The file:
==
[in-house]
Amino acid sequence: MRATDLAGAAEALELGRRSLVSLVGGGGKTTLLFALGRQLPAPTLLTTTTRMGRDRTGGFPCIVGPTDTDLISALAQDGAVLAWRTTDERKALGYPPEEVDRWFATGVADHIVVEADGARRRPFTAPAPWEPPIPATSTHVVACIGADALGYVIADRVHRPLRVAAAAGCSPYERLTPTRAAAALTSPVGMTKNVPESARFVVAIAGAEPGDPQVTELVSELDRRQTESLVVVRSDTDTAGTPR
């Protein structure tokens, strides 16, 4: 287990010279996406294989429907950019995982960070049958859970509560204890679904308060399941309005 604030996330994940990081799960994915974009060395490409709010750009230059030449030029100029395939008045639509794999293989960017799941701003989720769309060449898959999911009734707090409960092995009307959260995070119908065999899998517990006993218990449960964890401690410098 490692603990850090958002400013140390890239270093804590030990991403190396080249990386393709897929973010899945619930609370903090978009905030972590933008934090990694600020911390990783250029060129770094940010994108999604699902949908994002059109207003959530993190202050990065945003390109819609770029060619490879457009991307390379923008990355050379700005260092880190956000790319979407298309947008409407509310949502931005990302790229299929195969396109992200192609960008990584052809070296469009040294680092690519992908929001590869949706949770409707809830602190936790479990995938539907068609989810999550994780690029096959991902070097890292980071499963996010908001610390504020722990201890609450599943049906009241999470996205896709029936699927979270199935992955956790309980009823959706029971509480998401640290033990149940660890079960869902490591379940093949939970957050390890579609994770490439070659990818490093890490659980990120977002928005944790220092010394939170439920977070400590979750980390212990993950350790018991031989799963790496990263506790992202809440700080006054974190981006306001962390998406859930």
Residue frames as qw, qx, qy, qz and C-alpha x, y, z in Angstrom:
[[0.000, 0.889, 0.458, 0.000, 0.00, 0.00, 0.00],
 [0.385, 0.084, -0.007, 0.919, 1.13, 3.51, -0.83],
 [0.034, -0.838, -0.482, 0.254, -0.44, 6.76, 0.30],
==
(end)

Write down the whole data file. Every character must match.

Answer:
[in-house]
Amino acid sequence: MRATDLAGAAEALELGRRSLVSLVGGGGKTTLLFALGRQLPAPTLLTTTTRMGRDRTGGFPCIVGPTDTDLISALAQDGAVLAWRTTDERKALGYPPEEVDRWFATGVADHIVVEADGARRRPFTAPAPWEPPIPATSTHVVACIGADALGYVIADRVHRPLRVAAAAGCSPYERLTPTRAAAALTSPVGMTKNVPESARFVVAIAGAEPGDPQVTELVSELDRRQTESLVVVRSDTDTAGTPR
């Protein structure tokens, strides 16, 4: 287990010279996406294989429907950019995982960070049958859970509560204890679904308060399941309005 604030996330994940990081799960994915974009060395490409709010750009230059030449030029100029395939008045639509794999293989960017799941701003989720769309060449898959999911009734707090409960092995009307959260995070119908065999899998517990006993218990449960964890401690410098 490692603990850090958002400013140390890239270093804590030990991403190396080249990386393709897929973010899945619930609370903090978009905030972590933008934090990694600020911390990783250029060129770094940010994108999604699902949908994002059109207003959530993190202050990065945003390109819609770029060619490879457009991307390379923008990355050379700005260092880190956000790319979407298309947008409407509310949502931005990302790229299929195969396109992200192609960008990584052809070296469009040294680092690519992908929001590869949706949770409707809830602190936790479990995938539907068609989810999550994780690029096959991902070097890292980071499963996010908001610390504020722990201890609450599943049906009241999470996205896709029936699927979270199935992955956790309980009823959706029971509480998401640290033990149940660890079960869902490591379940093949939970957050390890579609994770490439070659990818490093890490659980990120977002928005944790220092010394939170439920977070400590979750980390212990993950350790018991031989799963790496990263506790992202809440700080006054974190981006306001962390998406859930």
Residue frames as qw, qx, qy, qz and C-alpha x, y, z in Angstrom:
[[0.000, 0.889, 0.458, 0.000, 0.00, 0.00, 0.00],
 [0.385, 0.084, -0.007, 0.919, 1.13, 3.51, -0.83],
 [0.034, -0.838, -0.482, 0.254, -0.44, 6.76, 0.30],